Waiting in Gladstone

We Gladstonians are very good at waiting.  In fact, we’re famous for it, particularly if the title of our towns’ history book is any indication:  “Gladstone… City that Waited.” 

We’ve been waiting for things to happen here ever since Captain O’Connell landed up to his knee-caps in mud at Barney Point in 1854 and announced to the astonished natives that they were now, a) Ruled by the British Empire, and b) Evicted.

Elspeth's new dress was slightly out of fashion by the time it reached Gladstone.

Then, without submitting an environmental impact assessment, O’Connell set about making radical changes to the countryside and harbour foreshores, and handing out high paying jobs to the huge workforce of Sail In Sail Out workers, aka: SISO’s (the original ‘blow ins’).

Those early settlers had to put up with a serious shortage of food, housing, schools and pubs.  Water charges were steep, and their roads were little better than heavily pot-holed tracks.  Sailing ships took days to deliver supplies, before returning to Brisbane loaded with tonnes of bureaucratic paperwork, and, if there was room, anyone who needed urgent medical attention. 

Meanwhile the government of the day increased taxes, backstabbed each other, granted themselves pay increases, and bickered over trifling issues.  How things have changed!

Today our goodies are loaded onto fleets of fast moving trucks and trains in Brisbane and sent to far flung locations before arriving here, much-battered and worse for wear, several weeks later.  And nowadays, any Gladstone residents who need medical help are no longer sailed to Brisbane; instead they are carted over a heavily pot-holed track to Rockhampton.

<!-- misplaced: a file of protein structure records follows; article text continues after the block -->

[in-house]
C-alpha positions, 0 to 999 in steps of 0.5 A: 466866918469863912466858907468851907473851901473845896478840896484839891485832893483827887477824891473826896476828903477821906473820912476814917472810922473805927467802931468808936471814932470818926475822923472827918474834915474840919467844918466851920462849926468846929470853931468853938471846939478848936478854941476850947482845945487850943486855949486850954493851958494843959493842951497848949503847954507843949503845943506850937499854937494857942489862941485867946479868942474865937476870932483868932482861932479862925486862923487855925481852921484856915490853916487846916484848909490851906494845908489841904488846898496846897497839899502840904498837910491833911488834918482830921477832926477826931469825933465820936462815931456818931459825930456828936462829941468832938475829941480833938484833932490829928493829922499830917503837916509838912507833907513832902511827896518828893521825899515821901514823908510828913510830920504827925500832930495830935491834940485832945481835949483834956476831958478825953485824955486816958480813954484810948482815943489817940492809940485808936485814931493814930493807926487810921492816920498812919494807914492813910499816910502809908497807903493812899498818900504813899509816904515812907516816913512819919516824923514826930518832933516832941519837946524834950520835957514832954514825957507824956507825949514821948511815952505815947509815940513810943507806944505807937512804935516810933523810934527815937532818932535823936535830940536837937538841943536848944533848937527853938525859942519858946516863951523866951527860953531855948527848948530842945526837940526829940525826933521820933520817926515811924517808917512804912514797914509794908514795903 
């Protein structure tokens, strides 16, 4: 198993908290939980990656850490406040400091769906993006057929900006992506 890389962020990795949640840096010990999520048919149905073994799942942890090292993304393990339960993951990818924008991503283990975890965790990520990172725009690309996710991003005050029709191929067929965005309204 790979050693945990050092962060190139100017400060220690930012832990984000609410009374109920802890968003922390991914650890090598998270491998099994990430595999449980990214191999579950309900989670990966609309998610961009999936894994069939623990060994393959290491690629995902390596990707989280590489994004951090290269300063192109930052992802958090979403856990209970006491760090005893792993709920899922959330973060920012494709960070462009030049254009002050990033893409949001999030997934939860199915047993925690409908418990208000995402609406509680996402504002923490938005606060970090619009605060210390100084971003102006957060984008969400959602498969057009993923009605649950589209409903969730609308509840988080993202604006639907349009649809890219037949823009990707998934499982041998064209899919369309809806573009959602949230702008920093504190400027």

And while we wait for a hospital upgrade, dredging of the Boyne River mouth, affordable housing, and funding to make the Calliope Crossroads marginally safer than competing in a demolition derby, the government waits for another major corporation to cough up the cash, while increasing taxes, backstabbing each other, giving themselves pay increases, and bickering over trifling issues eg: a tax on hot air, and superfast internet.

 So we wait to see what impact the carbon tax will have on our community, as frustrated geeks, and porn addicts, wait with eager anticipation for the NBN rollout (only ten years guys, hang on!).  Meanwhile, the rest of us are doing what we can to make Gladstone a better place to live in; perhaps someone is busily compiling another history book on our city?  If so, may I suggest the following title:  “Gladstone… City That’s Still Bl#*dy Waiting.”

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